Annuities are commonly sold by insurance companies as a solution for retirement. Unlike stocks and bonds, they provide guaranteed income for as long as you live – at least to the extent supported by California’s Life & Health Insurance Guarantee Association.
But getting help with choosing annuities can be surprisingly difficult. Here’s why.
The first thing to understand is that an annuity is a contract between you and an insurance company. You give them money up front and they promise you a stream of income over your (and possibly your spouse’s) remaining lifetime.
For the simplest types of annuities, like single premium immediate annuities (SPIA), the documentation is fairly straightforward. But for more complex types, such as equity indexed annuities (EIA) and guaranteed minimum withdrawal benefit (GMWB) annuities, the contract can run to 20 or 30 pages, and the details of the various calculations and limitations, which can have a significant impact on your actual withdrawal or income benefits, are often obscured among lots of legal jargon.
Where to seek advice
If you do not have the inclination to figure it all out yourself, where do you turn for advice? A good insurance salesperson should be able to provide you with a detailed explanation about a specific annuity from his or her company but wouldn’t have the expertise to provide a straightforward comparison of that annuity with annuities from competitive insurance companies or with alternative investments like bonds that might be more appropriate for your situation.
And because there is no standard structure or format for annuities as there is for auto and home insurance, consumer publications like Consumer Reports, ordinarily a good source for comparisons of such products, are limited to providing only general information and advice.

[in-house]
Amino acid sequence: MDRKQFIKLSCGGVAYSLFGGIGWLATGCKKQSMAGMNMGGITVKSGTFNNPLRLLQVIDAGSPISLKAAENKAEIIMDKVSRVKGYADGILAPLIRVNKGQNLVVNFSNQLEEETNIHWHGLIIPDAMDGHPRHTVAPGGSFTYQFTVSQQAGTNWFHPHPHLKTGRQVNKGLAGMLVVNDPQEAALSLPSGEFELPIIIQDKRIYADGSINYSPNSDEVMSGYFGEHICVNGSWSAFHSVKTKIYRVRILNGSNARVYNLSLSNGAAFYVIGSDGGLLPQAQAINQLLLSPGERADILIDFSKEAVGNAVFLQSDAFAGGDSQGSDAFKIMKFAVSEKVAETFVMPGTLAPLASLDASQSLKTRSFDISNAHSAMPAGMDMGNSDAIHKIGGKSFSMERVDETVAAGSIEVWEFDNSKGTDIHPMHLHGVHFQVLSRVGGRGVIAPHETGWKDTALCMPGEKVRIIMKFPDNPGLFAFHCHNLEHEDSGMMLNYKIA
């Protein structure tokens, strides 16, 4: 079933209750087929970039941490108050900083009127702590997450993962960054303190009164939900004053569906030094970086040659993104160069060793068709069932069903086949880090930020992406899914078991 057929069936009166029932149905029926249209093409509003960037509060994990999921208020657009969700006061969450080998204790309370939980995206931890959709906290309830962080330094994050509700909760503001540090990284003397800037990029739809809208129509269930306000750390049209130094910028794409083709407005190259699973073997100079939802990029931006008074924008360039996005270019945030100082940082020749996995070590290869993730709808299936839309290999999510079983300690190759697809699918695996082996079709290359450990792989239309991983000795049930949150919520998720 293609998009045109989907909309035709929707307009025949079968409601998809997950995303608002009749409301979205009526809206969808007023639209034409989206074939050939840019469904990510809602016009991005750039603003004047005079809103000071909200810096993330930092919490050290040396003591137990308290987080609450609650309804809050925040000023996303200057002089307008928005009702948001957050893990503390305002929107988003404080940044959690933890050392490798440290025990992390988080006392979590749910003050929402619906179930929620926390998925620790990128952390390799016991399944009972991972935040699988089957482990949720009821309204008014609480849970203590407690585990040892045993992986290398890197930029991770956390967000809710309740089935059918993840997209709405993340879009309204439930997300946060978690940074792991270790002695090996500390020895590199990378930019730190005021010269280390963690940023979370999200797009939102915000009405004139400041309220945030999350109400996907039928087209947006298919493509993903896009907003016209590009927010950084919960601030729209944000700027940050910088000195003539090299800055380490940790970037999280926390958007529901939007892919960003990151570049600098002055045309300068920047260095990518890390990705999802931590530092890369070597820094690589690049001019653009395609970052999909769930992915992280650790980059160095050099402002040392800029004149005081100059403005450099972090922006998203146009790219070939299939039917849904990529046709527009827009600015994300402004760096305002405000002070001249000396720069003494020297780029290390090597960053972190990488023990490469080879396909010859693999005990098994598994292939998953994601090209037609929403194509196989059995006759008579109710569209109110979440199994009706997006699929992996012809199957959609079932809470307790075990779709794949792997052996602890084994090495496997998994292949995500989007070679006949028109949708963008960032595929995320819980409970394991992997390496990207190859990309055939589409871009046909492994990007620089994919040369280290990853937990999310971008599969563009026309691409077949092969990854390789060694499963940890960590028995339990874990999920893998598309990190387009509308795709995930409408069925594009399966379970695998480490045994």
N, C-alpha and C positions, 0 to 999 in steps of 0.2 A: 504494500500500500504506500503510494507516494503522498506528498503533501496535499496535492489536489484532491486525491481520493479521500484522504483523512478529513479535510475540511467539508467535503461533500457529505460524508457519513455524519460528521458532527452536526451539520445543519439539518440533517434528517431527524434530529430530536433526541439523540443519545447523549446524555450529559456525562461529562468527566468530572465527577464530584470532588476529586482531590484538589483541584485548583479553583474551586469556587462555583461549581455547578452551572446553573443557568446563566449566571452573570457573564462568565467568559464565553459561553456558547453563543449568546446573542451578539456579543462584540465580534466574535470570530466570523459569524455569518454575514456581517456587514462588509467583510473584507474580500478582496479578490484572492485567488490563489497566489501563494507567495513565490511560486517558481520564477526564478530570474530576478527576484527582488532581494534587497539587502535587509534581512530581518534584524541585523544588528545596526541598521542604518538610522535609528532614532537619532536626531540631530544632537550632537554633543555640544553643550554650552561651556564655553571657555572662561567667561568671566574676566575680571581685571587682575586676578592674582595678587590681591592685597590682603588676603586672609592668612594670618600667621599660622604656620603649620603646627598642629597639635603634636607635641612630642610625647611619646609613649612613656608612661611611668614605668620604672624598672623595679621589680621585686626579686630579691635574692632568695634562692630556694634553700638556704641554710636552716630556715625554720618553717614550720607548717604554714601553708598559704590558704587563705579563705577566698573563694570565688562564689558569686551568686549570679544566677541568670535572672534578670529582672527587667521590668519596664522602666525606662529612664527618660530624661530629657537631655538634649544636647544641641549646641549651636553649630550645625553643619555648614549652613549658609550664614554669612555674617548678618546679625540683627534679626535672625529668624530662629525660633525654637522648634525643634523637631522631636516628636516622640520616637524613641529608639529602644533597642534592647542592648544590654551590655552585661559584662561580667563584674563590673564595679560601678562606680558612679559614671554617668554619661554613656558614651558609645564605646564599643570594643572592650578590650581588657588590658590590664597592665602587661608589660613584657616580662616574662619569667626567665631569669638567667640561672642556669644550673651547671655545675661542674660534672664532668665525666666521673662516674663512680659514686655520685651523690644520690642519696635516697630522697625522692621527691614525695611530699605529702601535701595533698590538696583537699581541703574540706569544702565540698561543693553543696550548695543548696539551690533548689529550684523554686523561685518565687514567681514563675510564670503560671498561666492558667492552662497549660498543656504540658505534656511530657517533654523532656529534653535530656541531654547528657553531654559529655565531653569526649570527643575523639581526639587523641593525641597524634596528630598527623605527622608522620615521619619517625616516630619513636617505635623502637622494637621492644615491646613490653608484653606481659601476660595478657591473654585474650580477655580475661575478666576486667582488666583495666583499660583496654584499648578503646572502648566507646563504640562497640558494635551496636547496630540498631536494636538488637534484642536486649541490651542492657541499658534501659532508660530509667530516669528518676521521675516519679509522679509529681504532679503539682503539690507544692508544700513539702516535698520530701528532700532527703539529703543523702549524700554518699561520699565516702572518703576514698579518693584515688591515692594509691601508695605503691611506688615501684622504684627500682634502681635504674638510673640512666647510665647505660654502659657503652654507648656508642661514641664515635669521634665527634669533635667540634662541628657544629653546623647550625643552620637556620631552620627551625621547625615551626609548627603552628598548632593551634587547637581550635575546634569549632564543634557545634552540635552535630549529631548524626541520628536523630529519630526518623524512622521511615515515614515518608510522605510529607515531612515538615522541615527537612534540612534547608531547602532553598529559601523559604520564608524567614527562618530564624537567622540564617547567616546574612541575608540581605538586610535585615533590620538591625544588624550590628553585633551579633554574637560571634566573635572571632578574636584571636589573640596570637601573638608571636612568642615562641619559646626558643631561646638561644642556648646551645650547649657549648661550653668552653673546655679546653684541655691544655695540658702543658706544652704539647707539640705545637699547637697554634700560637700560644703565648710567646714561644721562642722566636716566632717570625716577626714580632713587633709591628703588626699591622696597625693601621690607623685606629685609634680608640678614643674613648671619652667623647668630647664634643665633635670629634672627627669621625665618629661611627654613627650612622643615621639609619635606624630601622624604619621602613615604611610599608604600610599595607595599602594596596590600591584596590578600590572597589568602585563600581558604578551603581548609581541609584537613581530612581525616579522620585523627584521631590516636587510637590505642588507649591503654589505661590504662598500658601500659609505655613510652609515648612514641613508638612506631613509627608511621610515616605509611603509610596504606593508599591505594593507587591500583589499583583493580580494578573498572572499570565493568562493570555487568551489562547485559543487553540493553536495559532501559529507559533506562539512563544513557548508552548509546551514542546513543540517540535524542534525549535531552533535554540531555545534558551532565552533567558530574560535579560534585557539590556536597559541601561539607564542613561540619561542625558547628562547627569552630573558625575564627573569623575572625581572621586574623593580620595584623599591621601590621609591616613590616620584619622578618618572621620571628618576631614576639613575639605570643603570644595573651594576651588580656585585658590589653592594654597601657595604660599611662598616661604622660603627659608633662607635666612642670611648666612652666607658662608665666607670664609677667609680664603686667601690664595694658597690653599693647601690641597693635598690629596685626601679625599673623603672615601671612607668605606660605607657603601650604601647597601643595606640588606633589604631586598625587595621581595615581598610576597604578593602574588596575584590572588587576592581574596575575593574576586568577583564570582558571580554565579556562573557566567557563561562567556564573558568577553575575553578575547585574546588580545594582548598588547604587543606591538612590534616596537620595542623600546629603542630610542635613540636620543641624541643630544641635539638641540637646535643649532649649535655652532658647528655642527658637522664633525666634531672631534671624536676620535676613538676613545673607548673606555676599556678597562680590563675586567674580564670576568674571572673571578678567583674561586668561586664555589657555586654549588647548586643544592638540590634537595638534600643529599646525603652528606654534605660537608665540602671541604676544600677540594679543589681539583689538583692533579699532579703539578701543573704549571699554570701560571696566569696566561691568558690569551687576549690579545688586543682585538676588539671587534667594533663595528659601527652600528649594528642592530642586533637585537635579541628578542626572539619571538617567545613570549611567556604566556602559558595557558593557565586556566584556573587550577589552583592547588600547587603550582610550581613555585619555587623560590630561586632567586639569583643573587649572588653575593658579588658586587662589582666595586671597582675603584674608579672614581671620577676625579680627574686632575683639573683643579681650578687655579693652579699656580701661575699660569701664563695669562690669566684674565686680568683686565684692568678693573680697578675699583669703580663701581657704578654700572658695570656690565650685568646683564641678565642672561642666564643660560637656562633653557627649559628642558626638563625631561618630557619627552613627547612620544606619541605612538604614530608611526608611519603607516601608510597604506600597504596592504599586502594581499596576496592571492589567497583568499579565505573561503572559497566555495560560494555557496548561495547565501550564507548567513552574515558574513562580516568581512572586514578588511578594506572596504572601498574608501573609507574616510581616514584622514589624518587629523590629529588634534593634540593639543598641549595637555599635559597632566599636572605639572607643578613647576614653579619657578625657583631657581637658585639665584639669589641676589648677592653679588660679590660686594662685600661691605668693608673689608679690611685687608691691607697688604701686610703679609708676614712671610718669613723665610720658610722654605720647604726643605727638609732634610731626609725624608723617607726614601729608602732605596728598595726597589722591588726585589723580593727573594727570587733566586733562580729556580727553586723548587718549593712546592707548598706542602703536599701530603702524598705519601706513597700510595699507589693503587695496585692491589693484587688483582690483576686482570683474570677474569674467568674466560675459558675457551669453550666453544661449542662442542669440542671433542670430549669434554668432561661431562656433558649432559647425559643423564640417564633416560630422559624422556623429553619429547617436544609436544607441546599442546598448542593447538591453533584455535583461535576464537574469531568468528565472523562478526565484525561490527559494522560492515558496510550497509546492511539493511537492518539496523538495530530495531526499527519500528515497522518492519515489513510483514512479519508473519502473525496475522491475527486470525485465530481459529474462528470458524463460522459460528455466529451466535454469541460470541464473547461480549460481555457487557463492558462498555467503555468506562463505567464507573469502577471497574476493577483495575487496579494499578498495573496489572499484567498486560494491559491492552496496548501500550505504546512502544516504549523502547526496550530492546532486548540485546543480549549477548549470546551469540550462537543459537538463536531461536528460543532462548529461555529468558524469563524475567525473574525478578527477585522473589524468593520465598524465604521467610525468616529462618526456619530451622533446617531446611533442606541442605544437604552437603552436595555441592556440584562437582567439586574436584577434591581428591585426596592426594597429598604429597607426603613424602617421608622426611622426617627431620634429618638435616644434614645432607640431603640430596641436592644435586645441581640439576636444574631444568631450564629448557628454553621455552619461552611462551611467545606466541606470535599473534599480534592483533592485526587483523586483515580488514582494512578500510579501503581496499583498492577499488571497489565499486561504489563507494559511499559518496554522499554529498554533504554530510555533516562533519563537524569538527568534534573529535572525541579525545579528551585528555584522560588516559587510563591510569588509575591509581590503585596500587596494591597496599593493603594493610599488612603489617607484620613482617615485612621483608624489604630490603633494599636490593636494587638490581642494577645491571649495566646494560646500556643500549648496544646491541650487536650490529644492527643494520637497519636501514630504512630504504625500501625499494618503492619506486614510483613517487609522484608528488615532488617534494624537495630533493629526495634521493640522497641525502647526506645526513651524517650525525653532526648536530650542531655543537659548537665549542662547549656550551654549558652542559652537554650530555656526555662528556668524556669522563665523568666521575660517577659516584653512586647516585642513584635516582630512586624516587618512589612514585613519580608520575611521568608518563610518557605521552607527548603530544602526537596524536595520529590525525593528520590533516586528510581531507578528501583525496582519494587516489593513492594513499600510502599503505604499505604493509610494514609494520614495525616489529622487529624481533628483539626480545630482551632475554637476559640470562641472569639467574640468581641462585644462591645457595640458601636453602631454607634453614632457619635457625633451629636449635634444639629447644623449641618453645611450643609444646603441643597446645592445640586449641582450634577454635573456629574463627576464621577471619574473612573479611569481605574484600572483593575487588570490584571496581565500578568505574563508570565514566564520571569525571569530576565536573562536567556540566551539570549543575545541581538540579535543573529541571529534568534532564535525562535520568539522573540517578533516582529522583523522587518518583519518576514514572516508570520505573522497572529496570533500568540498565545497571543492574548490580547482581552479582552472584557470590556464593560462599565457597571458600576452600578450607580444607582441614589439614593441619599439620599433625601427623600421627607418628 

The Financial Industry Regulatory Authority provides some helpful advice for consumers on the topic (see finra.org/investors/alerts/variable-annuities-beyond-hard-sell), but, again, it is generic in nature.
That leaves Certified Financial Planners (CFPs) and Registered Investment Advisors (RIAs). They have a fiduciary responsibility to their clients (a higher standard than insurance salespeople), meaning they must put their clients’ interests ahead of their own. When evaluating an annuity, they must consider alternatives and recommend what they believe is the best choice specifically for the client.
But that can take a lot of time and effort. Each annuity is different, and even similar-sounding annuities from the same insurance company can have different terms and conditions. And the premiums for annuities with identical benefits can vary widely from company to company.
The only way a financial planner can do a cost-benefit analysis of a complex annuity is to read the contract in detail and then compare it to other annuities as well as to other investments. Imagine how many hours all that takes. As a result, CFPs and RIAs generally eschew the more complicated annuities the insurance industry has been promulgating over the past decade or so to try to capture more of retirees’ savings.
This is not to suggest that all annuities are problematic. The simpler ones can be very helpful in diversifying your income sources during retirement and in increasing the likelihood that you don’t run out of money. Two types in particular (SPIAs and Deferred Income Annuities) are effective and easy to understand. But the decision whether or not to include any kind of annuity in a retirement portfolio depends on a number of factors specific to each family’s situation.
If you are considering purchasing one, especially a complex one such as an EIA or GMWB, there’s a lot of due diligence needed to ensure that you’re getting what you think you’re getting. And until such time as the states or the federal government decide to impose standards on annuity contracts, you should plan to devote many hours learning about them before making a purchase. Caveat emptor!